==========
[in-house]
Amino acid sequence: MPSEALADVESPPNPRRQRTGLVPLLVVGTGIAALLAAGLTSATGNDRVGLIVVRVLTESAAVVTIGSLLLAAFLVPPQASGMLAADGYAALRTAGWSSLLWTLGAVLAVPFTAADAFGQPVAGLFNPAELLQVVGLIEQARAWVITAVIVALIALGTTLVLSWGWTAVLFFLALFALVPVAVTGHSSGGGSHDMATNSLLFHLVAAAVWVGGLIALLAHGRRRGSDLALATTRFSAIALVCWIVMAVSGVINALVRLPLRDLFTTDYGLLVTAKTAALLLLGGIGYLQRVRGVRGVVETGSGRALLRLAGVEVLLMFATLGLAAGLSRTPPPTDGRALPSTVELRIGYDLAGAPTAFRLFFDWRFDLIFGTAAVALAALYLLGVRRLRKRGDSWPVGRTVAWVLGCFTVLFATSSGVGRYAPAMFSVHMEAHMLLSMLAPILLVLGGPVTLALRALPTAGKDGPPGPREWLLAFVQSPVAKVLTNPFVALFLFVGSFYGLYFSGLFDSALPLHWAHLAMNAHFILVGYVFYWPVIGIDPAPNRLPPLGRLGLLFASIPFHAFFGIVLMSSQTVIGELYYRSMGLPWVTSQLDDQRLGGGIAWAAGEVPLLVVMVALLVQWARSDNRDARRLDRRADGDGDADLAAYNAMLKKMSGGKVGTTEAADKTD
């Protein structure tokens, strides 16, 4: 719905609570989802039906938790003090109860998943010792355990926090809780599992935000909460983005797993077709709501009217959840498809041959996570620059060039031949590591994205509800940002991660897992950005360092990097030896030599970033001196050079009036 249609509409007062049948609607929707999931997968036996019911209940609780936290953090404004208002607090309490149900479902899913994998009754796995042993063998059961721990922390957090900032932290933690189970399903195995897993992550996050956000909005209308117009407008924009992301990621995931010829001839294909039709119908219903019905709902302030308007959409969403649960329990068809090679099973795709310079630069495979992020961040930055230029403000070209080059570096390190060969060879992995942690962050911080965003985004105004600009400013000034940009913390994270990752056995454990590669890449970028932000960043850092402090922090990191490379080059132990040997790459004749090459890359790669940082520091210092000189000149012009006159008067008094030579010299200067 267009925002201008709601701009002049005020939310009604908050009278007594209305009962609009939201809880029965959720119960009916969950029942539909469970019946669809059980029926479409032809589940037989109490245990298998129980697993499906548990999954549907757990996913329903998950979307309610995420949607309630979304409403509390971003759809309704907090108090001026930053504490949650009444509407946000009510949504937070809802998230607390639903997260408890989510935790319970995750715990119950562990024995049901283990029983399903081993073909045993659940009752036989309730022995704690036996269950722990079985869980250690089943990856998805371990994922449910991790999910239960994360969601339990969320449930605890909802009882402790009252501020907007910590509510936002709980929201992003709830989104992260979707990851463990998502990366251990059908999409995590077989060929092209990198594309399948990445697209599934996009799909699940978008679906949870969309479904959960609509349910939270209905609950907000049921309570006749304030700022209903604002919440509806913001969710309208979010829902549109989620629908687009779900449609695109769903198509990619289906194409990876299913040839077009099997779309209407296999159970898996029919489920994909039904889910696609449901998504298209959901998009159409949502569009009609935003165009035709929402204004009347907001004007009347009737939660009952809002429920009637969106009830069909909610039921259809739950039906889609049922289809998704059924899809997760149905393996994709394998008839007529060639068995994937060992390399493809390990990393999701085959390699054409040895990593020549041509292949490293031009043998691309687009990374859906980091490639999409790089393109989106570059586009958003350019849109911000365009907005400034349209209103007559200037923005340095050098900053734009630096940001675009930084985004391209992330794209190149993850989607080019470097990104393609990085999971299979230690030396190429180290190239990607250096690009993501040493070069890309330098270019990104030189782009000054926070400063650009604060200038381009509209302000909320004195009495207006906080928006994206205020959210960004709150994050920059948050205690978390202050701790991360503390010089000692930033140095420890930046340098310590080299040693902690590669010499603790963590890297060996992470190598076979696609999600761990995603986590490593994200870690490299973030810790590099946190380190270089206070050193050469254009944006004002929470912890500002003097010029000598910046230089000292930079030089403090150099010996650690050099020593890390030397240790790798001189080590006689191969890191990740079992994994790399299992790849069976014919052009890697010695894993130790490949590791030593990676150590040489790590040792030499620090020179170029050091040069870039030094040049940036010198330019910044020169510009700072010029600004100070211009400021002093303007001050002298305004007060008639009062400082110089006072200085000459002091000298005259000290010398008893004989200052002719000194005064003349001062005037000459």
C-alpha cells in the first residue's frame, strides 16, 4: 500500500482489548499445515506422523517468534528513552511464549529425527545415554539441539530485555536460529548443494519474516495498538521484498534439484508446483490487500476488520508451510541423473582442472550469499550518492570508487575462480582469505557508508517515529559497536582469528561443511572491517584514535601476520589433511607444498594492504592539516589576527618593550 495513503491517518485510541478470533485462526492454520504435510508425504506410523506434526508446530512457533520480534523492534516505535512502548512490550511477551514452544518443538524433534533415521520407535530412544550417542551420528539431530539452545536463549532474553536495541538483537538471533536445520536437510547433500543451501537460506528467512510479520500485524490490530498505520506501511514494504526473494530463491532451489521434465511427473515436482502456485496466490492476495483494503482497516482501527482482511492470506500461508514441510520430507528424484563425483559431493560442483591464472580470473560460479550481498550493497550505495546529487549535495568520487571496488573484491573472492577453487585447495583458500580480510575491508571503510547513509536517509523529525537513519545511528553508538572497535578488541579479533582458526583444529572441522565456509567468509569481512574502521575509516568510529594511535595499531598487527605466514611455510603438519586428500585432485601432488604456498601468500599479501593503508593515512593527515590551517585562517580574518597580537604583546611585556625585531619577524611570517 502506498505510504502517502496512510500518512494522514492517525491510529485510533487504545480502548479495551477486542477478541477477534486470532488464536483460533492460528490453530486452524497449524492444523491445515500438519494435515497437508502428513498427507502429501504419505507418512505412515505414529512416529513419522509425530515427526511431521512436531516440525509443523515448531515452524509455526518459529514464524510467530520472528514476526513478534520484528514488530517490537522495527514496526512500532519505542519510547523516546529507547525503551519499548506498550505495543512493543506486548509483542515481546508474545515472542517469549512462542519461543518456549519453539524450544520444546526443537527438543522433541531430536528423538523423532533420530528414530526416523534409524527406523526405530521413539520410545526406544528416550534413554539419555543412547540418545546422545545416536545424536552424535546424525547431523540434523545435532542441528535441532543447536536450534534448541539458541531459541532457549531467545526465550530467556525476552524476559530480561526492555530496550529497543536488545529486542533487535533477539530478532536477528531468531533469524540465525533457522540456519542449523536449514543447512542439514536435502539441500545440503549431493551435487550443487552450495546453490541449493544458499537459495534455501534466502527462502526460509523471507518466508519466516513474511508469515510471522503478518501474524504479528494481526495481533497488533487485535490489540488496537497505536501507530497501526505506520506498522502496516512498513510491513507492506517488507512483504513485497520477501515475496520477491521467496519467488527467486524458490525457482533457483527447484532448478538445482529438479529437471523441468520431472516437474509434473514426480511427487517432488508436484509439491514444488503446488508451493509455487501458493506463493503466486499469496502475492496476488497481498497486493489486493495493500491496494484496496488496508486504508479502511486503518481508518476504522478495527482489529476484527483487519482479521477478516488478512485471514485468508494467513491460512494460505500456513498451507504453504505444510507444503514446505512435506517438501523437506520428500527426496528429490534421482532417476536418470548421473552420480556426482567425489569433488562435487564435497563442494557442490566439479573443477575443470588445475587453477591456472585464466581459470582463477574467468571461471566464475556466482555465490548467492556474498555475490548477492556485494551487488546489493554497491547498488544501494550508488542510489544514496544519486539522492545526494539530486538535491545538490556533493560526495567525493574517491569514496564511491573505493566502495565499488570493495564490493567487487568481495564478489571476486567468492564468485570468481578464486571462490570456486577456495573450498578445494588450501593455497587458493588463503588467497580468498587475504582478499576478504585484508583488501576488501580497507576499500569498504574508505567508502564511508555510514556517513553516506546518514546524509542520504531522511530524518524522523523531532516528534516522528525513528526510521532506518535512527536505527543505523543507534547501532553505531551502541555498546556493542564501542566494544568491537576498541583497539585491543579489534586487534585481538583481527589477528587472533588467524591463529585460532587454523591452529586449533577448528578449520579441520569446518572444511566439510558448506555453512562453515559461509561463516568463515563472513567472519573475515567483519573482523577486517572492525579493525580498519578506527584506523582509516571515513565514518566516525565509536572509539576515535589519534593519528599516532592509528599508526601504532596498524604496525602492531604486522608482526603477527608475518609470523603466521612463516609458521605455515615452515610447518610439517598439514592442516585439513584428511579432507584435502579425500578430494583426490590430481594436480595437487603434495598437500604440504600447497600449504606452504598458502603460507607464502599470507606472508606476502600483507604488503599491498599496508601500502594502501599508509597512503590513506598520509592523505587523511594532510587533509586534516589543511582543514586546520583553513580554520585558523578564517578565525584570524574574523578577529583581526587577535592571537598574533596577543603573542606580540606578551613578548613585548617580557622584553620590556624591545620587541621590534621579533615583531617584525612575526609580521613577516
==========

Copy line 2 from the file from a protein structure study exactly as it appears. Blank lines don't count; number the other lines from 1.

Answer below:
Amino acid sequence: MPSEALADVESPPNPRRQRTGLVPLLVVGTGIAALLAAGLTSATGNDRVGLIVVRVLTESAAVVTIGSLLLAAFLVPPQASGMLAADGYAALRTAGWSSLLWTLGAVLAVPFTAADAFGQPVAGLFNPAELLQVVGLIEQARAWVITAVIVALIALGTTLVLSWGWTAVLFFLALFALVPVAVTGHSSGGGSHDMATNSLLFHLVAAAVWVGGLIALLAHGRRRGSDLALATTRFSAIALVCWIVMAVSGVINALVRLPLRDLFTTDYGLLVTAKTAALLLLGGIGYLQRVRGVRGVVETGSGRALLRLAGVEVLLMFATLGLAAGLSRTPPPTDGRALPSTVELRIGYDLAGAPTAFRLFFDWRFDLIFGTAAVALAALYLLGVRRLRKRGDSWPVGRTVAWVLGCFTVLFATSSGVGRYAPAMFSVHMEAHMLLSMLAPILLVLGGPVTLALRALPTAGKDGPPGPREWLLAFVQSPVAKVLTNPFVALFLFVGSFYGLYFSGLFDSALPLHWAHLAMNAHFILVGYVFYWPVIGIDPAPNRLPPLGRLGLLFASIPFHAFFGIVLMSSQTVIGELYYRSMGLPWVTSQLDDQRLGGGIAWAAGEVPLLVVMVALLVQWARSDNRDARRLDRRADGDGDADLAAYNAMLKKMSGGKVGTTEAADKTD